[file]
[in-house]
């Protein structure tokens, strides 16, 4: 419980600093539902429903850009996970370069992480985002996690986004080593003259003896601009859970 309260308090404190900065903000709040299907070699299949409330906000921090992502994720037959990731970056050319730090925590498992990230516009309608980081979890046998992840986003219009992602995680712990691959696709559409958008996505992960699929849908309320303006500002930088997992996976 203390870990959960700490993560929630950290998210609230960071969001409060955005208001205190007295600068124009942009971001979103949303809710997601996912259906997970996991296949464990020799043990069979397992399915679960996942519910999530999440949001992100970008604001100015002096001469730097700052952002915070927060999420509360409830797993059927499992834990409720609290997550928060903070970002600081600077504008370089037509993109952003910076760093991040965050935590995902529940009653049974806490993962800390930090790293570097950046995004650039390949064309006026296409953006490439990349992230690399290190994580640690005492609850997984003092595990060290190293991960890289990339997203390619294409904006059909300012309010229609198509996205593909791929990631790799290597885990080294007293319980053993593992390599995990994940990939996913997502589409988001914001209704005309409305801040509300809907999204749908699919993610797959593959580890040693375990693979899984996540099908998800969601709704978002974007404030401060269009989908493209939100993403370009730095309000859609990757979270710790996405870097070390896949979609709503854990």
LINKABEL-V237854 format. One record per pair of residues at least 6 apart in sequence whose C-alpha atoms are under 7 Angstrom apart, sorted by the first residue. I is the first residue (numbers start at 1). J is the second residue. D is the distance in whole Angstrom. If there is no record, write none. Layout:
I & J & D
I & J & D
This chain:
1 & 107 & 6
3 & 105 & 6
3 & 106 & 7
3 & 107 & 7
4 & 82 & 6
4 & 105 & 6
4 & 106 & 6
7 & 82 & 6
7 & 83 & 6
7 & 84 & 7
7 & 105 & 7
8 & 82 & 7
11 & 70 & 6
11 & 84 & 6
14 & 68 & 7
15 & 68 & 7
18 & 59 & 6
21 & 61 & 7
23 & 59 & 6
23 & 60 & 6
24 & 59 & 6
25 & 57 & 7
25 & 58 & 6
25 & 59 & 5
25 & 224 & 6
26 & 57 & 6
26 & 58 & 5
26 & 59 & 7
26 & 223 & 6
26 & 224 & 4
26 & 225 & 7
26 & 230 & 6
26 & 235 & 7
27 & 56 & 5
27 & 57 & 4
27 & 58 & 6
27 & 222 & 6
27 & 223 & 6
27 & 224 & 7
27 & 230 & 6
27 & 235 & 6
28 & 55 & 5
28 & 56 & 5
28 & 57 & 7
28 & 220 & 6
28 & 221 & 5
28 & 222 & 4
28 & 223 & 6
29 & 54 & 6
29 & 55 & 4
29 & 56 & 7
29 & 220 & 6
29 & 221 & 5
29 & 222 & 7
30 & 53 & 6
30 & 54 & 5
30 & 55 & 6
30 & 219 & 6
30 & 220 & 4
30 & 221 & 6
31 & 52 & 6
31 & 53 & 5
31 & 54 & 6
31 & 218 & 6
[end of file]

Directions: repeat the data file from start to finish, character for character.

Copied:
[in-house]
């Protein structure tokens, strides 16, 4: 419980600093539902429903850009996970370069992480985002996690986004080593003259003896601009859970 309260308090404190900065903000709040299907070699299949409330906000921090992502994720037959990731970056050319730090925590498992990230516009309608980081979890046998992840986003219009992602995680712990691959696709559409958008996505992960699929849908309320303006500002930088997992996976 203390870990959960700490993560929630950290998210609230960071969001409060955005208001205190007295600068124009942009971001979103949303809710997601996912259906997970996991296949464990020799043990069979397992399915679960996942519910999530999440949001992100970008604001100015002096001469730097700052952002915070927060999420509360409830797993059927499992834990409720609290997550928060903070970002600081600077504008370089037509993109952003910076760093991040965050935590995902529940009653049974806490993962800390930090790293570097950046995004650039390949064309006026296409953006490439990349992230690399290190994580640690005492609850997984003092595990060290190293991960890289990339997203390619294409904006059909300012309010229609198509996205593909791929990631790799290597885990080294007293319980053993593992390599995990994940990939996913997502589409988001914001209704005309409305801040509300809907999204749908699919993610797959593959580890040693375990693979899984996540099908998800969601709704978002974007404030401060269009989908493209939100993403370009730095309000859609990757979270710790996405870097070390896949979609709503854990």
LINKABEL-V237854 format. One record per pair of residues at least 6 apart in sequence whose C-alpha atoms are under 7 Angstrom apart, sorted by the first residue. I is the first residue (numbers start at 1). J is the second residue. D is the distance in whole Angstrom. If there is no record, write none. Layout:
I & J & D
I & J & D
This chain:
1 & 107 & 6
3 & 105 & 6
3 & 106 & 7
3 & 107 & 7
4 & 82 & 6
4 & 105 & 6
4 & 106 & 6
7 & 82 & 6
7 & 83 & 6
7 & 84 & 7
7 & 105 & 7
8 & 82 & 7
11 & 70 & 6
11 & 84 & 6
14 & 68 & 7
15 & 68 & 7
18 & 59 & 6
21 & 61 & 7
23 & 59 & 6
23 & 60 & 6
24 & 59 & 6
25 & 57 & 7
25 & 58 & 6
25 & 59 & 5
25 & 224 & 6
26 & 57 & 6
26 & 58 & 5
26 & 59 & 7
26 & 223 & 6
26 & 224 & 4
26 & 225 & 7
26 & 230 & 6
26 & 235 & 7
27 & 56 & 5
27 & 57 & 4
27 & 58 & 6
27 & 222 & 6
27 & 223 & 6
27 & 224 & 7
27 & 230 & 6
27 & 235 & 6
28 & 55 & 5
28 & 56 & 5
28 & 57 & 7
28 & 220 & 6
28 & 221 & 5
28 & 222 & 4
28 & 223 & 6
29 & 54 & 6
29 & 55 & 4
29 & 56 & 7
29 & 220 & 6
29 & 221 & 5
29 & 222 & 7
30 & 53 & 6
30 & 54 & 5
30 & 55 & 6
30 & 219 & 6
30 & 220 & 4
30 & 221 & 6
31 & 52 & 6
31 & 53 & 5
31 & 54 & 6
31 & 218 & 6